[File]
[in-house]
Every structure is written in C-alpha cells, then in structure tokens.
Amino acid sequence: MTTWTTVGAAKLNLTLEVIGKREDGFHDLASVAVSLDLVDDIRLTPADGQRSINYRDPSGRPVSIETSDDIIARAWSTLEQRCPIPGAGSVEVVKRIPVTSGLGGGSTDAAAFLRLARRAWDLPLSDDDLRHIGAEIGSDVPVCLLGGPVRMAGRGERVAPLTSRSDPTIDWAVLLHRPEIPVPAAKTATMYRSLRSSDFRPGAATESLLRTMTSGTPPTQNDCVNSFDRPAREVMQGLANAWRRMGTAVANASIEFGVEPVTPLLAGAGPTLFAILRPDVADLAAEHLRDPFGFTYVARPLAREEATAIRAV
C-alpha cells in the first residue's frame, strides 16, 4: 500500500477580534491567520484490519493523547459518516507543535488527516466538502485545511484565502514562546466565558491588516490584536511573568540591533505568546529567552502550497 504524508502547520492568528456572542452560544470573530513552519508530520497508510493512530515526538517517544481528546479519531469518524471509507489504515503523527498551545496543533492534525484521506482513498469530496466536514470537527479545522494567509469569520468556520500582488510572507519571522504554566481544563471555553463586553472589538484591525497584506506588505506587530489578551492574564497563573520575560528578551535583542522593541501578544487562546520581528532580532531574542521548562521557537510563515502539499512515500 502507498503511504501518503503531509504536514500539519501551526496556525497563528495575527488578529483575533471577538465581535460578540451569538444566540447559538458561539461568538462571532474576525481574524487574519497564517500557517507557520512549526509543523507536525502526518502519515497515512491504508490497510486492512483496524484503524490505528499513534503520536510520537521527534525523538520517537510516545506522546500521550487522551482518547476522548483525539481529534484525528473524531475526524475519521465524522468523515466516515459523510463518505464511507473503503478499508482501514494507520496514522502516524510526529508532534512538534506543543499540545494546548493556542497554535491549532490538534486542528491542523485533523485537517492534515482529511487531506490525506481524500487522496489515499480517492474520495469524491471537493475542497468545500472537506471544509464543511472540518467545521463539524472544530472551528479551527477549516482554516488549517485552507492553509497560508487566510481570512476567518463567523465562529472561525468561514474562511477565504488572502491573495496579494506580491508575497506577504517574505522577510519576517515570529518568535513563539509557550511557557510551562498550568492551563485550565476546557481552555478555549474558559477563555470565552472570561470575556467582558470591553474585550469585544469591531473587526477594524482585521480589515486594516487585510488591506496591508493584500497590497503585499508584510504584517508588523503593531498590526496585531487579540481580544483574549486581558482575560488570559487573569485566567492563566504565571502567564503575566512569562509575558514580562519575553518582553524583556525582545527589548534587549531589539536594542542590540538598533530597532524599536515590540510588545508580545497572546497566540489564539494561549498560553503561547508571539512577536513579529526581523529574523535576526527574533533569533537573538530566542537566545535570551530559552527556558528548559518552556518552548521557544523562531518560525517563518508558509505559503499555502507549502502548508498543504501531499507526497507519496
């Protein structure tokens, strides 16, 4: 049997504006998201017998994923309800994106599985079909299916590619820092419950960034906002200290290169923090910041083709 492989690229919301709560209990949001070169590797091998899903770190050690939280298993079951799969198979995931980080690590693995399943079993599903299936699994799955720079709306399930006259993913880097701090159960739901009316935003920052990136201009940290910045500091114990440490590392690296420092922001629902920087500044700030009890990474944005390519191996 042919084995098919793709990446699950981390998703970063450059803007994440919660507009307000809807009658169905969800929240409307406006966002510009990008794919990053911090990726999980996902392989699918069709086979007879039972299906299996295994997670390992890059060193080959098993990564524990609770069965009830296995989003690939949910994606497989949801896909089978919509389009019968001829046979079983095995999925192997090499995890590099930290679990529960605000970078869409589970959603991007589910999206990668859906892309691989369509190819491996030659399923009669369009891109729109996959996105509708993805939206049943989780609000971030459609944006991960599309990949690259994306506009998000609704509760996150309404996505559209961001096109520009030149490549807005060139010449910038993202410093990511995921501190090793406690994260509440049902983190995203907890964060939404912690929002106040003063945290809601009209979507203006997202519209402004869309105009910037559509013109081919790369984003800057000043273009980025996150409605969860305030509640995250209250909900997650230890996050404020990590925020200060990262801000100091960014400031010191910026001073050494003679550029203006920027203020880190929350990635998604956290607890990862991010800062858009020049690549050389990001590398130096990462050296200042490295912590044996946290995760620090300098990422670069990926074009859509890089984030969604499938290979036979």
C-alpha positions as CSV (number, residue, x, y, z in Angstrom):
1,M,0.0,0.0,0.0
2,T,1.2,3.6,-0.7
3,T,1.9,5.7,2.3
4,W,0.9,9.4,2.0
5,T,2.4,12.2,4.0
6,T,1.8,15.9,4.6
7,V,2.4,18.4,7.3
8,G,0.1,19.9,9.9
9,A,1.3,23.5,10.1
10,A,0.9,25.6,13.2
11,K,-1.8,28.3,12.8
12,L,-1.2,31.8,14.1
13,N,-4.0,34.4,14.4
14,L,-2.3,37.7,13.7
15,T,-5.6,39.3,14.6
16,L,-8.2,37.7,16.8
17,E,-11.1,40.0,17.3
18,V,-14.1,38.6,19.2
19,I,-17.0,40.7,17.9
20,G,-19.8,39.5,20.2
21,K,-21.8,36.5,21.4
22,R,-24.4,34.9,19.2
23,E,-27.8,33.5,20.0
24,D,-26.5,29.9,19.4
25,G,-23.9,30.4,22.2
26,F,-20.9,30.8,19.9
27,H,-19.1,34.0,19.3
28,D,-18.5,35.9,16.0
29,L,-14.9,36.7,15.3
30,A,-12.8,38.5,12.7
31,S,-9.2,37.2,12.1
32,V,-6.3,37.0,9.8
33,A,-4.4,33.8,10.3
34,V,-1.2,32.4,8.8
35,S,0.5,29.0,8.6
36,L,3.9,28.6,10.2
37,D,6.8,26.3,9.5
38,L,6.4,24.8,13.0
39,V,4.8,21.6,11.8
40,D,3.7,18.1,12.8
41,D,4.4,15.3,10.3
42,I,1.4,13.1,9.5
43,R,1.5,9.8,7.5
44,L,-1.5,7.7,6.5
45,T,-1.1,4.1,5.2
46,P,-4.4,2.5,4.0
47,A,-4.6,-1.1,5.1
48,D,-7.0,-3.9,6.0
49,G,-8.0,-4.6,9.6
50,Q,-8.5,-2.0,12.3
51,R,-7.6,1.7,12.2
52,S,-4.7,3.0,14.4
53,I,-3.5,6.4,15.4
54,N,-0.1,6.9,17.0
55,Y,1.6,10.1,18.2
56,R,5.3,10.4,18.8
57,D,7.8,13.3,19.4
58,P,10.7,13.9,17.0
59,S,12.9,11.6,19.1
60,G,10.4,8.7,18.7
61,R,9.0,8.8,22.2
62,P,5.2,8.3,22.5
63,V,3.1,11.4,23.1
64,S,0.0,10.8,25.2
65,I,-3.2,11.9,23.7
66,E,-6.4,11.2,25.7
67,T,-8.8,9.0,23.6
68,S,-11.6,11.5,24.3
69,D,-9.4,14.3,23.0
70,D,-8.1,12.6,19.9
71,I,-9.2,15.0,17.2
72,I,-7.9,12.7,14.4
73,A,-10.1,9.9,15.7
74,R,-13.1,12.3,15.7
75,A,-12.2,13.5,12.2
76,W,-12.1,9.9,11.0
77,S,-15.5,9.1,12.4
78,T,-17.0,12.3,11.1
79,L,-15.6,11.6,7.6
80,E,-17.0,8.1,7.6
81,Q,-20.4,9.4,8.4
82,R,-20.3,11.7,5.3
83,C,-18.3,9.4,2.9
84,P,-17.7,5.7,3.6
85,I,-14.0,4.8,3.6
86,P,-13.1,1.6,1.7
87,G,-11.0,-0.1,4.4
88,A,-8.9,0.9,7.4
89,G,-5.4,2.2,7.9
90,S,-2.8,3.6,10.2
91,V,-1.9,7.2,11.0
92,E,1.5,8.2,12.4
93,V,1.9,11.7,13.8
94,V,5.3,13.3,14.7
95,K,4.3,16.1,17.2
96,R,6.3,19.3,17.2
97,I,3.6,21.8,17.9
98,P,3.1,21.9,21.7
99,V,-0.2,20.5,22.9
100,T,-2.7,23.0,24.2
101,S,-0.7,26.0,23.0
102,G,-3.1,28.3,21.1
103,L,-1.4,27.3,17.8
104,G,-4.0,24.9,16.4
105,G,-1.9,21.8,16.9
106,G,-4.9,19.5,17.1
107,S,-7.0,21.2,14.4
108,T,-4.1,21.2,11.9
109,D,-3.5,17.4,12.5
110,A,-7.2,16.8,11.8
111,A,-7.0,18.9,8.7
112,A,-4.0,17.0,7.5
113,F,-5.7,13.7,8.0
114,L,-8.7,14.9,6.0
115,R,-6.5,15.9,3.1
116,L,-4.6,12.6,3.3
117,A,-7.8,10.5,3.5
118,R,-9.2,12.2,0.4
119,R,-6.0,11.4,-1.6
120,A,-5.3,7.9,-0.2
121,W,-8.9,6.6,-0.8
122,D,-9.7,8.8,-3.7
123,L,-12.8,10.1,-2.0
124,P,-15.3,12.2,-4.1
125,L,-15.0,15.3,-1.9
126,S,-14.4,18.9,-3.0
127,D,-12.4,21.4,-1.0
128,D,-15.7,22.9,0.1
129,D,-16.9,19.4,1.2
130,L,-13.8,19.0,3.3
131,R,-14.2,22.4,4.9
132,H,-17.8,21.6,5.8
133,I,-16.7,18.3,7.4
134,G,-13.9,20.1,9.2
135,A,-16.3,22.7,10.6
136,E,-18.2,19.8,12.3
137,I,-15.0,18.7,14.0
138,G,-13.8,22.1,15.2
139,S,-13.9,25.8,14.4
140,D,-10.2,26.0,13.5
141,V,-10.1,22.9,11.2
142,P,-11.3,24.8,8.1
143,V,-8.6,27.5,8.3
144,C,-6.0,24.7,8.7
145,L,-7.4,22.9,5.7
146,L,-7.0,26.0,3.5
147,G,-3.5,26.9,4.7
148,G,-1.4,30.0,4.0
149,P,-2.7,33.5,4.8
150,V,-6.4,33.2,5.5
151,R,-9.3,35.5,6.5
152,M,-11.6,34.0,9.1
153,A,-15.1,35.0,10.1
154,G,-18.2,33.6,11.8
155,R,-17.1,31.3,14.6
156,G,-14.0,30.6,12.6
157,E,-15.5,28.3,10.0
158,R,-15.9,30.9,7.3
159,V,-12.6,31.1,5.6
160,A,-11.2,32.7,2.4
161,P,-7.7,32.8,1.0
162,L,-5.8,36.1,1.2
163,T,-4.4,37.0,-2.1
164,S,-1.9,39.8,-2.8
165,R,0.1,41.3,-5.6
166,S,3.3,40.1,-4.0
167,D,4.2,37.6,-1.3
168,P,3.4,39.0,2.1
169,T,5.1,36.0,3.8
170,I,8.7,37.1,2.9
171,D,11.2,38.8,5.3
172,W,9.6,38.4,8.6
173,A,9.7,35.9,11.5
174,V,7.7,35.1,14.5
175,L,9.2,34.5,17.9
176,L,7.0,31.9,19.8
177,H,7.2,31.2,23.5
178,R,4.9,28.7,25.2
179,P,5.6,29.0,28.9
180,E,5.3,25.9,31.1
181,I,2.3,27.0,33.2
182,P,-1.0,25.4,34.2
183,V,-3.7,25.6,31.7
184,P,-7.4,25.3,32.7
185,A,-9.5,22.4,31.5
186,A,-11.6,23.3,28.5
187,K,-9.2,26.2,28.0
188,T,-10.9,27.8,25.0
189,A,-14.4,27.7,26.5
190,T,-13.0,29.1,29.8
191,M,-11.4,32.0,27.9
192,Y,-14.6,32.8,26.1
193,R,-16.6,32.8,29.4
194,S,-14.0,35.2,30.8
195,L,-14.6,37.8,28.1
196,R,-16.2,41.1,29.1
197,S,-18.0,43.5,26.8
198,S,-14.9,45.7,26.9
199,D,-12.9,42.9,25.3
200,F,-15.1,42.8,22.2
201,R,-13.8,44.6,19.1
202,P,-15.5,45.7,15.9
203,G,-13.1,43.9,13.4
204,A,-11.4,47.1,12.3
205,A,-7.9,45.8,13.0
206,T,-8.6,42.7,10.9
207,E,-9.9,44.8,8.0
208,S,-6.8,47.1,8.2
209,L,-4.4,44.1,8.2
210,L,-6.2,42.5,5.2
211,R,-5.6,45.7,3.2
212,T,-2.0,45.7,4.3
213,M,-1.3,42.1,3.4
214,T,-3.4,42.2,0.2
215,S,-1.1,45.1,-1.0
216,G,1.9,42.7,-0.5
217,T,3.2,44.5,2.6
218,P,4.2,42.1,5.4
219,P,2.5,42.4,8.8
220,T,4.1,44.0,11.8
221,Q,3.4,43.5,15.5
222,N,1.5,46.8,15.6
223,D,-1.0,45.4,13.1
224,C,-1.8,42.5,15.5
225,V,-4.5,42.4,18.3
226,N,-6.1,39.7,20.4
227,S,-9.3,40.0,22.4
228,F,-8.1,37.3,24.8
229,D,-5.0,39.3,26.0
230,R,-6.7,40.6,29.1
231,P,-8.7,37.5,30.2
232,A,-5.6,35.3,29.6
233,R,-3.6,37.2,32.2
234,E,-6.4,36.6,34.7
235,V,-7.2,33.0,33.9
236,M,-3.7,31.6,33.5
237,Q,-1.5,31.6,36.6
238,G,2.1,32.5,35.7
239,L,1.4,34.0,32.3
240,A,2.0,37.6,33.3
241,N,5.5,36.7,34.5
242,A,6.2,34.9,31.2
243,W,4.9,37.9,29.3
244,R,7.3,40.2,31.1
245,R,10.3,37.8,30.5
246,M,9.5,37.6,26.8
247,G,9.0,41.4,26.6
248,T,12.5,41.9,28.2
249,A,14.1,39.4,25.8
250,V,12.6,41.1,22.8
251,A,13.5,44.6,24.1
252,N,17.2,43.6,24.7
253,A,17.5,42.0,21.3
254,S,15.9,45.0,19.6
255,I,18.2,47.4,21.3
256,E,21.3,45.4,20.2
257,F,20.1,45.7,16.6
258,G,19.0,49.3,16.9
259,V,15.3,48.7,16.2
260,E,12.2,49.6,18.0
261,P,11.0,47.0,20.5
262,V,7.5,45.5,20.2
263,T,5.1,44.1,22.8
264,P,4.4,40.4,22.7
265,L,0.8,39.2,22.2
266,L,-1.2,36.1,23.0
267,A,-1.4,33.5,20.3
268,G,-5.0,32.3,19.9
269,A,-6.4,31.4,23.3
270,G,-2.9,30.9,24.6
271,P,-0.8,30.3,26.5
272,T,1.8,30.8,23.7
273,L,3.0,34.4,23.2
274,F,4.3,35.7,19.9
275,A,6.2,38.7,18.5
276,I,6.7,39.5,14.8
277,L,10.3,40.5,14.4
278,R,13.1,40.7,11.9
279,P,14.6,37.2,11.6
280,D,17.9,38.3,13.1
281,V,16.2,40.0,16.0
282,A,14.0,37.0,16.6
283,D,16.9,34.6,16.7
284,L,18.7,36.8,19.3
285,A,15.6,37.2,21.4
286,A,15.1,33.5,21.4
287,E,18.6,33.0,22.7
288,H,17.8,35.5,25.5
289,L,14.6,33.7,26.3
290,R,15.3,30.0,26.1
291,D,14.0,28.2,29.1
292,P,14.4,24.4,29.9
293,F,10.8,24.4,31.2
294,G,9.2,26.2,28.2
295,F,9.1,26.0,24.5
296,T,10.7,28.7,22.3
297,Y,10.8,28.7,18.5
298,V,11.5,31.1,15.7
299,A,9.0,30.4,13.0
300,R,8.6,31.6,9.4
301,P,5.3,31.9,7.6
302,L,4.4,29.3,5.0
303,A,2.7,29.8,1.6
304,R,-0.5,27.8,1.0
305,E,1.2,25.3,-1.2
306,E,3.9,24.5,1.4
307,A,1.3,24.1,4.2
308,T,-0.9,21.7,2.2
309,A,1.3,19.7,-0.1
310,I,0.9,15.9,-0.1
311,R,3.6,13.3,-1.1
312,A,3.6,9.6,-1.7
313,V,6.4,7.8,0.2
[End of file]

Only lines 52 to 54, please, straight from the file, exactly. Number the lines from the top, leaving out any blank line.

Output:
46,P,-4.4,2.5,4.0
47,A,-4.6,-1.1,5.1
48,D,-7.0,-3.9,6.0